Acne Severity, Not Acne Medications, May Explain Increased Suicidal Ideation in Older Adolescents
by Caroline Cassels, Medscape
September 24, 2010

Older adolescents with severe acne think about committing suicide almost twice as often as their counterparts with little or no acne, new research shows.

Investigators suggest that suicidal thoughts and depression that have previously been linked to acne medication, specifically isotretinoin, might in fact be due to disease severity and its subsequent psychological toll.

A large cross-sectional study showed that 25.5% of girls and 22.6% of boys 18 or 19 years of age with severe acne considered suicide, compared with 11.9% of girls and 6.3% of boys with little or no evidence of the disease.

"Acne is frequently found in late adolescence and is associated with social and psychological problems. Adverse events, including suicidal ideation and depression, that have been associated with therapies for acne may reflect the burden of substantial acne rather than the effects of medication," say the study authors, led by Lars Lien, PhD, from the Institute of Psychiatry, University of Oslo, Norway.

The study was published online September 16 in the Journal of Investigative Dermatology.
According to the authors, findings from studies looking at the association between isotretinoin therapy and increased risk for depression, suicidal ideation, and suicide have been conflicting, and "results from controlled studies are lacking."

When considering the controversy over the possible negative psychological effects of isotretinoin, it is important to consider the effect of severe acne on the mental health of teens, the authors note.

"Social isolation and insecure attachments have been linked to suicidal ideation. The appearance of the skin is important in social interaction and for self-image. Acne is the most frequent visible skin disease in adolescents. This makes it relevant to study the relations between acne, social functioning, and suicidal ideation," they write.

To examine these potential associations, the investigators recruited 3775 older adolescents to participate in the cross-sectional study.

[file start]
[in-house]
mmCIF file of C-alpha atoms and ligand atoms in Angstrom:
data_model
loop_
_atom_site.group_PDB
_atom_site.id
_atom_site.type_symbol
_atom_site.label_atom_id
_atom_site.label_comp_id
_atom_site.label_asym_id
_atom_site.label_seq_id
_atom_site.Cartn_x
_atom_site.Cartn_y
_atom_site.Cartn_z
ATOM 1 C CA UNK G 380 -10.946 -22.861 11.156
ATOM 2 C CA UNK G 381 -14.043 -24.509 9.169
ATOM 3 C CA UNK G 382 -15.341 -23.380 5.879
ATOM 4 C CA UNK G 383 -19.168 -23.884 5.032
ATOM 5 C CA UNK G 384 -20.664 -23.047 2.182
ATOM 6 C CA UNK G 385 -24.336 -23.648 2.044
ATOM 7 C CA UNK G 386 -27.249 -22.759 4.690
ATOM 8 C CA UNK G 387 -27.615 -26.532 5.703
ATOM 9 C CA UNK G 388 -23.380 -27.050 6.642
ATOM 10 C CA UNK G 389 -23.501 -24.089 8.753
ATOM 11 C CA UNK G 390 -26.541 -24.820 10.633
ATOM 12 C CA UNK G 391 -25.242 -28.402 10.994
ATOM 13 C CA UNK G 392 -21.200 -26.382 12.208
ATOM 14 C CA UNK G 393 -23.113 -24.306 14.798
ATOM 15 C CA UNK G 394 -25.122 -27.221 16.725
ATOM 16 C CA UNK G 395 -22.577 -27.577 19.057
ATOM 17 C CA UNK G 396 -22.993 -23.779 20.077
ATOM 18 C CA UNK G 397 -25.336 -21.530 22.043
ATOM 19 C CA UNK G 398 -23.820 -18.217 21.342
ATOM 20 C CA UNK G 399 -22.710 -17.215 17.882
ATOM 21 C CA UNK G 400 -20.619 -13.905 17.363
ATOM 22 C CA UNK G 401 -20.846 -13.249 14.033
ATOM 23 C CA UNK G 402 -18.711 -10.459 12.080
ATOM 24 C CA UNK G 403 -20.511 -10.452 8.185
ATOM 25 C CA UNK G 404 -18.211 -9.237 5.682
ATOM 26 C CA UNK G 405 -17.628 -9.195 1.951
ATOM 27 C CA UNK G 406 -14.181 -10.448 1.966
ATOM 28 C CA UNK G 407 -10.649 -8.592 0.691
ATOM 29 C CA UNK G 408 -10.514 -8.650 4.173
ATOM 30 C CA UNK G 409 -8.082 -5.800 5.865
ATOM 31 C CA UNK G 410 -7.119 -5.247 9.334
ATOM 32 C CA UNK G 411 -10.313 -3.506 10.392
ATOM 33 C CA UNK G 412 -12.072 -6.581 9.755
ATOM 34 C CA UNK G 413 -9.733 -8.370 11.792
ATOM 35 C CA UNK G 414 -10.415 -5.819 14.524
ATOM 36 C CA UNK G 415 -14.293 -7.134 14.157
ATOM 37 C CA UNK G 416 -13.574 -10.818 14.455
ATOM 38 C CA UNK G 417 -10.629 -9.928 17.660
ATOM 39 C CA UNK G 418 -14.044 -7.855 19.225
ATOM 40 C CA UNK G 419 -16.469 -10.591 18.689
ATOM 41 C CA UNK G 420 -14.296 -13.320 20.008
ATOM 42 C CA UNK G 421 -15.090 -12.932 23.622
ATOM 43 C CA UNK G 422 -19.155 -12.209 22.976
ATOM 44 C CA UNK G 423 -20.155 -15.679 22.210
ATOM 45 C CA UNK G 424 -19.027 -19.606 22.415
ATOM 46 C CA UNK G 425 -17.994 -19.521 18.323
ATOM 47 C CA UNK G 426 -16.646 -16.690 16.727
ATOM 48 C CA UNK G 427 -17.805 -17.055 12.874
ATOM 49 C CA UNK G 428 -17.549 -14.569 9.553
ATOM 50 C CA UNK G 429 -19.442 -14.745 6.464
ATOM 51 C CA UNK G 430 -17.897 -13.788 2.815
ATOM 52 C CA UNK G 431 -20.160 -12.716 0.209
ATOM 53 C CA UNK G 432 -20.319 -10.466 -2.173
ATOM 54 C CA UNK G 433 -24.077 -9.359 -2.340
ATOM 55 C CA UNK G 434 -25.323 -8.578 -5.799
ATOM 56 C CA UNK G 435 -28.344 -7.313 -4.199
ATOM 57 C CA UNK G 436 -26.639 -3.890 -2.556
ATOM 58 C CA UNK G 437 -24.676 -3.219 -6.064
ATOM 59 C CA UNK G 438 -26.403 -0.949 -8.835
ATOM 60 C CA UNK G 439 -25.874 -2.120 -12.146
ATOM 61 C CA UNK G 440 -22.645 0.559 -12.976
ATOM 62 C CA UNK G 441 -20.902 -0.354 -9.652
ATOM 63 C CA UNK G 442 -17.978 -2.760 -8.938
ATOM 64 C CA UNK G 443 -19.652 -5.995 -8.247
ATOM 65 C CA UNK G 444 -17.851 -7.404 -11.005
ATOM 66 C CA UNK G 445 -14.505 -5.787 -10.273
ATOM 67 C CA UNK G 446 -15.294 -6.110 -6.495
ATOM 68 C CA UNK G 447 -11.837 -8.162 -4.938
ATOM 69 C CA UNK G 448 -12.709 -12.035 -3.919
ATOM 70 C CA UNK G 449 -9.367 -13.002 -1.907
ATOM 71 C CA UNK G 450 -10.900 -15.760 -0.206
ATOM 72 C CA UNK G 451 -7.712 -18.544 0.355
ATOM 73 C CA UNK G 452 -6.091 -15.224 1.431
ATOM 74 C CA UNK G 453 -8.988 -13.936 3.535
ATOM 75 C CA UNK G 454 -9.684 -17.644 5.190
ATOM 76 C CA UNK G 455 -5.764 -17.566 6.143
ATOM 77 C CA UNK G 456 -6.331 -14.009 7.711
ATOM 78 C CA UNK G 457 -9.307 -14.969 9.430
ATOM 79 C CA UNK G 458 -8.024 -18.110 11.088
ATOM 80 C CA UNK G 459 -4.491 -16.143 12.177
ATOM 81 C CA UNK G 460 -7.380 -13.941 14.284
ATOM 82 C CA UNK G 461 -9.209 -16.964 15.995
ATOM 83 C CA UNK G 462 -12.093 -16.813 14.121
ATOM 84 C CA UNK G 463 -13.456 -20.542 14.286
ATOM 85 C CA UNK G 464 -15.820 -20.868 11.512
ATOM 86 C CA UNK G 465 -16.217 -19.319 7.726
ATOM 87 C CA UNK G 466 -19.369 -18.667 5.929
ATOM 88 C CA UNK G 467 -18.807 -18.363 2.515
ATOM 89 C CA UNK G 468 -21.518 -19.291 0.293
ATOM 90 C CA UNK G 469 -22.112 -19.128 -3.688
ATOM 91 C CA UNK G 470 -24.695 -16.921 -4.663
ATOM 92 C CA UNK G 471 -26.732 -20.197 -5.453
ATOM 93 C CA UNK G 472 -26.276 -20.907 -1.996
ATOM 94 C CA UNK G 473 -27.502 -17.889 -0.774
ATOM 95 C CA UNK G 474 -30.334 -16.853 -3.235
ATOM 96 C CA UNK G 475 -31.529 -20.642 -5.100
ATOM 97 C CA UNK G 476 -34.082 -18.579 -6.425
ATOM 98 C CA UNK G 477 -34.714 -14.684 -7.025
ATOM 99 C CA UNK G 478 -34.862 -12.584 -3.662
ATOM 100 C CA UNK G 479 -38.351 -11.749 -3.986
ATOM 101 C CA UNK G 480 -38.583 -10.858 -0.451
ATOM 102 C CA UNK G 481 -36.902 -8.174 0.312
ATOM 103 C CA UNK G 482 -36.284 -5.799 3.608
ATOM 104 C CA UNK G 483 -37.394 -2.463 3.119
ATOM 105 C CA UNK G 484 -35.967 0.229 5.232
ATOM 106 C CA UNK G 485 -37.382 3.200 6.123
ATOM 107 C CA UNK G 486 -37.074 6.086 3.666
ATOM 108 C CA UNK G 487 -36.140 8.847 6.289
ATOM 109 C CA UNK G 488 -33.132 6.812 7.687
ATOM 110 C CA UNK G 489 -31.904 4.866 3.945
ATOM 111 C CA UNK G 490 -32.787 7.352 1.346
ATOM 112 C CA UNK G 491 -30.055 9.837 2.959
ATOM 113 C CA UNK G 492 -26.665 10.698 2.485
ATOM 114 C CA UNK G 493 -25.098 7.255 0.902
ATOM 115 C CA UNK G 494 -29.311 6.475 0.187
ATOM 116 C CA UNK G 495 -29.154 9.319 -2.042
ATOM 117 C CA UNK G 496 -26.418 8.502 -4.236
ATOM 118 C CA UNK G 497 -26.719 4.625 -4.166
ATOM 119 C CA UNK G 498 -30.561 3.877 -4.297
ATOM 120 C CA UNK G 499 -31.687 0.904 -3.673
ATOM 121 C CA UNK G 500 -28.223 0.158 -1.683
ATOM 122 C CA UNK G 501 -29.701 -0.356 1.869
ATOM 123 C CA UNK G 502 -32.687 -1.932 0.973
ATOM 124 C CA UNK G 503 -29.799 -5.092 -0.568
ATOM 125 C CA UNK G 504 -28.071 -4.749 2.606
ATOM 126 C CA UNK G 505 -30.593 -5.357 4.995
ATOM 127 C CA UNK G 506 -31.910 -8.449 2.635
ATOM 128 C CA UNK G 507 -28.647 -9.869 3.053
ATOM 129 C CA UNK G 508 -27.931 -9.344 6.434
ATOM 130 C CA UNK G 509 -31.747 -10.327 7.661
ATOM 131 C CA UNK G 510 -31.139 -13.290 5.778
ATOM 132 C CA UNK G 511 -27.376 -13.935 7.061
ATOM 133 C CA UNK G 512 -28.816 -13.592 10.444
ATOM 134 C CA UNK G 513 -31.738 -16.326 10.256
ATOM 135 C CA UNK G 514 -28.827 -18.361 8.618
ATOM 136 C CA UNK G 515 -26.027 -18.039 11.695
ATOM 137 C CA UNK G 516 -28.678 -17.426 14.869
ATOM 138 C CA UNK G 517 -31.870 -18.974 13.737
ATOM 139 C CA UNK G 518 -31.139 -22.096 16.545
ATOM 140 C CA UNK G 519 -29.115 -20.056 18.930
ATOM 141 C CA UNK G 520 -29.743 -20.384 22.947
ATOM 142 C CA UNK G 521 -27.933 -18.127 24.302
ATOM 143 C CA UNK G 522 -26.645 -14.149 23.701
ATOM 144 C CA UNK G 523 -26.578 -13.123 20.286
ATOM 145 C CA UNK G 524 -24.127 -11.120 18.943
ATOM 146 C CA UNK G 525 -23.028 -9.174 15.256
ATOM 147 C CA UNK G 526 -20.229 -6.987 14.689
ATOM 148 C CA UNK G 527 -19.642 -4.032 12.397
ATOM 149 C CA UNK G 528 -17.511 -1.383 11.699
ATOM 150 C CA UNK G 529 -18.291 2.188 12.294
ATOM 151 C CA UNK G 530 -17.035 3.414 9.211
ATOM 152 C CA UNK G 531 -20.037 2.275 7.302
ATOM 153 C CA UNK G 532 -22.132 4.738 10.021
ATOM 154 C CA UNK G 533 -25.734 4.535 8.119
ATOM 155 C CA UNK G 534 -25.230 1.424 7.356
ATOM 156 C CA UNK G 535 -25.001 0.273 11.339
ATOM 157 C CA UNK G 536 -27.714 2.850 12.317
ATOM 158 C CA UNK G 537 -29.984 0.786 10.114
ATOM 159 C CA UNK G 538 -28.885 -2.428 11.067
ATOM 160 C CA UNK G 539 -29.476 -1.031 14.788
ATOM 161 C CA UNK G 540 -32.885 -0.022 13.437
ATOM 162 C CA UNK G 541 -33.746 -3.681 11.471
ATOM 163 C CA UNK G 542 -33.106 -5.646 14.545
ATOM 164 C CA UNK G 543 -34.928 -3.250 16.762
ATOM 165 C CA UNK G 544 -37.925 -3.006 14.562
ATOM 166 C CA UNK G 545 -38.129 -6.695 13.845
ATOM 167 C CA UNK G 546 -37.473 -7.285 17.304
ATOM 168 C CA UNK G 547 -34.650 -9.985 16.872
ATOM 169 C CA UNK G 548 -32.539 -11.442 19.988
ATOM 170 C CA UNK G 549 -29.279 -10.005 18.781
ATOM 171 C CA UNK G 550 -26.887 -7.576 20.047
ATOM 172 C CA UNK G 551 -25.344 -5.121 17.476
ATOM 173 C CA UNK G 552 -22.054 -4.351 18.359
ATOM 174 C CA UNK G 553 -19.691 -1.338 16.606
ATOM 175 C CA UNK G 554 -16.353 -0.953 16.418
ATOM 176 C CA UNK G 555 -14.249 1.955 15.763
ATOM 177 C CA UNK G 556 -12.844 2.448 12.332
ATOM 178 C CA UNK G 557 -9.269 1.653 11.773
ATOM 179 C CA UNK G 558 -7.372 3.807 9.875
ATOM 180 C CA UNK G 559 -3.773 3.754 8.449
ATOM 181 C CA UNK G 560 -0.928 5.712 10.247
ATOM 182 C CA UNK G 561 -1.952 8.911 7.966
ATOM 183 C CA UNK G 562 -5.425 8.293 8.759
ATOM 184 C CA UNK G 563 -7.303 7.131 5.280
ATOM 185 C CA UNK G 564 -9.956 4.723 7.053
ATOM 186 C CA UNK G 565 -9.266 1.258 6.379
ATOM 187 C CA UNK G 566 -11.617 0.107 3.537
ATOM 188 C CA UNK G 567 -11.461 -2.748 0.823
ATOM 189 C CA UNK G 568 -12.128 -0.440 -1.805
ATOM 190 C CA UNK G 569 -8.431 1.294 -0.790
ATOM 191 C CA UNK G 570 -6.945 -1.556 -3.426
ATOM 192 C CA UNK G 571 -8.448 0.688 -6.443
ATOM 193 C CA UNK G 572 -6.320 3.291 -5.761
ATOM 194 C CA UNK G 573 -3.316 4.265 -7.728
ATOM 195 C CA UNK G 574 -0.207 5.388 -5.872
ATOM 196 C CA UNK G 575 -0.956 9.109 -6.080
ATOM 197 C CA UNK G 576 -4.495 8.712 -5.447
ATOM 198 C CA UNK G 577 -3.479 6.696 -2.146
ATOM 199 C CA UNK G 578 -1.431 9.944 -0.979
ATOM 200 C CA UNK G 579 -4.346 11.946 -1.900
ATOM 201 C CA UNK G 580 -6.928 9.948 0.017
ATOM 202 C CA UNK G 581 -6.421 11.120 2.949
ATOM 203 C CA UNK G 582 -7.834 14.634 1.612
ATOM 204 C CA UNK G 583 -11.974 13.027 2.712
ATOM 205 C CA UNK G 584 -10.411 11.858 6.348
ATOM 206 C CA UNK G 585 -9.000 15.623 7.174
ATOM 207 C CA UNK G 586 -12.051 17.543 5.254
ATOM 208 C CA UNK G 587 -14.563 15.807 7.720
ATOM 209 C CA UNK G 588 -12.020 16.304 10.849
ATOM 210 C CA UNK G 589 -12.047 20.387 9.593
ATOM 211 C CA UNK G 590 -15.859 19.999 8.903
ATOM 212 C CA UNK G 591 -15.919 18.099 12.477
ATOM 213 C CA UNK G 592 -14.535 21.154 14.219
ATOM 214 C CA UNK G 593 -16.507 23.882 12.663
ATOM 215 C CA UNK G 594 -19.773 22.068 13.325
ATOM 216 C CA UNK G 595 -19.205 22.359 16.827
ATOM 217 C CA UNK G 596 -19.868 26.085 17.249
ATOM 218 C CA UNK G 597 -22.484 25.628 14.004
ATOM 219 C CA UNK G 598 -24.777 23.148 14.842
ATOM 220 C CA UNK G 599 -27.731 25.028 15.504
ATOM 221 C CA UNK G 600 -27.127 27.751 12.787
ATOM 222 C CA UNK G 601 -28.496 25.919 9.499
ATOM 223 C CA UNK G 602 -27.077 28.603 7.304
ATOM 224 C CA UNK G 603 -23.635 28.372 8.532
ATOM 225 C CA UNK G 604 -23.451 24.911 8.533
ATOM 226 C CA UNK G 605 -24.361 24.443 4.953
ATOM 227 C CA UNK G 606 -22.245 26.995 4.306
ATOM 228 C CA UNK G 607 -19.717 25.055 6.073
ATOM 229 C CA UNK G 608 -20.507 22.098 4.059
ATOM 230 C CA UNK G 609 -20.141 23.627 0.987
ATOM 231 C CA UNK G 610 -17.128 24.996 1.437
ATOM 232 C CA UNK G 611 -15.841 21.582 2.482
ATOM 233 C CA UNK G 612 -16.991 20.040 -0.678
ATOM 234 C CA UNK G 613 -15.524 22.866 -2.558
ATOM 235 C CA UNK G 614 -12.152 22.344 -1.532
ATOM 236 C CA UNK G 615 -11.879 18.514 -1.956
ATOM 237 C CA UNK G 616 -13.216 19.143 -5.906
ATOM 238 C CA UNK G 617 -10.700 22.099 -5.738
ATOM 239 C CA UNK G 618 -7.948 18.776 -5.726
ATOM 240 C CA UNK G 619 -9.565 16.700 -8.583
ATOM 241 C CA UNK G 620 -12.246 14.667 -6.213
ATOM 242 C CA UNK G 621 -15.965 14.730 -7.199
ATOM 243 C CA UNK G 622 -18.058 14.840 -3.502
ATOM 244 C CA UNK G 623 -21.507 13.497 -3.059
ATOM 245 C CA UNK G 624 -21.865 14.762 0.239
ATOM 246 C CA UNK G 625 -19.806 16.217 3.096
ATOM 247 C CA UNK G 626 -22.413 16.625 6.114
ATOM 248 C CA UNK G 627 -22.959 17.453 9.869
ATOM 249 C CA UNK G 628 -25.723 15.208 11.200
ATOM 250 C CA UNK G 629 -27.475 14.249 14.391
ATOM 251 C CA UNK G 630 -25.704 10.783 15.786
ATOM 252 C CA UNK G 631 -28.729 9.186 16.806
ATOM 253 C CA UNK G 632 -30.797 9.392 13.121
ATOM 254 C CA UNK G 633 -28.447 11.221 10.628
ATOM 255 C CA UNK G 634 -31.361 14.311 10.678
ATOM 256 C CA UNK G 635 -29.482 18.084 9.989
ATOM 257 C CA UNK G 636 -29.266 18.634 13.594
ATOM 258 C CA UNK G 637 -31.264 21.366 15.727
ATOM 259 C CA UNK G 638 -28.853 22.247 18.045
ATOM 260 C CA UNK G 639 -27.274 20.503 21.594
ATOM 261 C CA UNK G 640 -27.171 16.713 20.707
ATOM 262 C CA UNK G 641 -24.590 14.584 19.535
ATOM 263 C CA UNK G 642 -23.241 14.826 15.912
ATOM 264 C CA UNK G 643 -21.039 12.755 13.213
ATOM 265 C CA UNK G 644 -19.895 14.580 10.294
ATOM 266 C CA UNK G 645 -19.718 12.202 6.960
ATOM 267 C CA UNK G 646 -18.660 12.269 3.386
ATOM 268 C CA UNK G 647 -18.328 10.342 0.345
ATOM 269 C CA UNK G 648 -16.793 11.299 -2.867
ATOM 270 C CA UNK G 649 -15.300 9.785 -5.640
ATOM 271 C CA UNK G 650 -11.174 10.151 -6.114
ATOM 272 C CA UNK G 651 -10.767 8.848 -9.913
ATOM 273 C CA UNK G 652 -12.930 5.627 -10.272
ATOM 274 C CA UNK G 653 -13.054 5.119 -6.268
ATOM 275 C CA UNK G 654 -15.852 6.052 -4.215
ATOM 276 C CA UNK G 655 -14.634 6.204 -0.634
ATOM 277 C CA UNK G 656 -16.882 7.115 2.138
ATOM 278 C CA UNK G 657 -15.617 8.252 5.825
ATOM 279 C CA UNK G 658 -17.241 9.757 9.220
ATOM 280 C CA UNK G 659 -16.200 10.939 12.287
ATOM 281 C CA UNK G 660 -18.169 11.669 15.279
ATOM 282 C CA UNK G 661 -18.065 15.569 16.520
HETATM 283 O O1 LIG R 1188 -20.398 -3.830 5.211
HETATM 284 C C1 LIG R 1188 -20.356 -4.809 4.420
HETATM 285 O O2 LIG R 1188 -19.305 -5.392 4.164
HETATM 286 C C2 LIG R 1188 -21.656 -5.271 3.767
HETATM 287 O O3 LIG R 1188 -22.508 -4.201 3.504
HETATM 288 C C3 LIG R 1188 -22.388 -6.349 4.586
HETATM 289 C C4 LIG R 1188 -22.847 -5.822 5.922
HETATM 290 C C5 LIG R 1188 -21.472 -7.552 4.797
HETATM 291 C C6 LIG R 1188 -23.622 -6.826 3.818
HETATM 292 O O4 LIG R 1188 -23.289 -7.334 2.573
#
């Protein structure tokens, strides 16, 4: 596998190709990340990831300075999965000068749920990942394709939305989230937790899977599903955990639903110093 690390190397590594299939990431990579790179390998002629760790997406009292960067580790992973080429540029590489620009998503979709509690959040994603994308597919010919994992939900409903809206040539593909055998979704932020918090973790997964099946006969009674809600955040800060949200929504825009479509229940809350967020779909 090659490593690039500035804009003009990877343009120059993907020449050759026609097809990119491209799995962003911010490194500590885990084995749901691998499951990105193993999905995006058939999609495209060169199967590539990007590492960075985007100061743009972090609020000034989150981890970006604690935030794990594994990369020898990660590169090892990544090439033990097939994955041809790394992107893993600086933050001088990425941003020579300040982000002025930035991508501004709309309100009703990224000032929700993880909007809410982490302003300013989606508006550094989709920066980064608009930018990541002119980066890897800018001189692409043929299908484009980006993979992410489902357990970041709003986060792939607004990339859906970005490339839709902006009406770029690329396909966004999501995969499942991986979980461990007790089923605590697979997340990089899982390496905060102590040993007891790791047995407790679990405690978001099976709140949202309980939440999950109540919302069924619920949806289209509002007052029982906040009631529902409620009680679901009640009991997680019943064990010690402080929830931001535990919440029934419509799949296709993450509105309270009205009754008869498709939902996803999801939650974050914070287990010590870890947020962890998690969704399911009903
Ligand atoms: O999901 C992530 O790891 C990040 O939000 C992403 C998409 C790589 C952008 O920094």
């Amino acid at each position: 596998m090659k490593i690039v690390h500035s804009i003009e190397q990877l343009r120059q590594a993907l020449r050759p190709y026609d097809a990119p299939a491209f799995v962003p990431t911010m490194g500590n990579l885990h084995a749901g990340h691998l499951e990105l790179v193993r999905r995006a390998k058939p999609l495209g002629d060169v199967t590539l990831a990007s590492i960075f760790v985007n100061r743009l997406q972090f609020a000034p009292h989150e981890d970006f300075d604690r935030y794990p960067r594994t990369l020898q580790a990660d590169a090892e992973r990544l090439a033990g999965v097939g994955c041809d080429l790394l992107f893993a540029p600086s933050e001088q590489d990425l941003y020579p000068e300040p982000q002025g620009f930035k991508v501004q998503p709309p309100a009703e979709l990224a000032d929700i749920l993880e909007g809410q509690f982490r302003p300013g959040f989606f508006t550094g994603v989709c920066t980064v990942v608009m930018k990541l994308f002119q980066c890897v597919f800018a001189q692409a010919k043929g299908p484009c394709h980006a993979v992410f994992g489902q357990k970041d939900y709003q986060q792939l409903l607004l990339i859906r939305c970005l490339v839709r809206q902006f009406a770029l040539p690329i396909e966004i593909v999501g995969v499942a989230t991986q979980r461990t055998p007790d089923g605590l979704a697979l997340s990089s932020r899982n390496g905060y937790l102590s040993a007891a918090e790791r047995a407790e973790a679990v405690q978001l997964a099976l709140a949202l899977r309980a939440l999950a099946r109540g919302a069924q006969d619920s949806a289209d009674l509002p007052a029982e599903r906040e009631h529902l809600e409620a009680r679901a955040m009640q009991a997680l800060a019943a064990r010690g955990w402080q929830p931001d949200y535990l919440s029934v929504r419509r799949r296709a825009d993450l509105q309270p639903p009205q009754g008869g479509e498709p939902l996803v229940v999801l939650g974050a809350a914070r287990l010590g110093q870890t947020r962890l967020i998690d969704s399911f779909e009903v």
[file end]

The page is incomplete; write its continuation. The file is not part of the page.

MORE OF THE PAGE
Of the total cohort, 493 (13.5%) had substantial acne. The prevalence in boys was 14.4% and in girls was 12.8%.

The overall prevalence of suicidal ideation was 10.9%. However, suicidal ideation was noted significantly more often in those with substantial acne than in those with less acne (adjusted odds ratio [OR], 1.80; 95% confidence interval [CI], 1.30 - 2.50).

The researchers also found that the teens (both sexes) with substantial acne were significantly more likely to report mental health problems, measured by the Strengths and Difficulties Questionnaire, than their counterparts with less acne (OR, 2.25; 95% CI, 1.69 - 3.00).
Social impairment was more common with increasing acne, and analyses revealed that adolescents with substantial acne had less attachment to friends and did not thrive at school. They were also less likely to report romantic and sexual relationships.

"Especially relevant," write the authors," is the 80% higher level of suicidal ideation in adolescents with substantial acne than among those with no/little acne, independent of symptoms of depression, ethnicity, and family income in this population with low use of isotretinoin."

"Our results are helpful for clinicians, as subjective complaints are important when choosing treatment. Furthermore, these findings have public health implications because they underscore the need of appropriate healthcare for adolescent boys and girls in the community," they conclude.

The authors have disclosed no relevant financial relationships.

J Invest Dermatol. Published online September 16, 2010. Abstract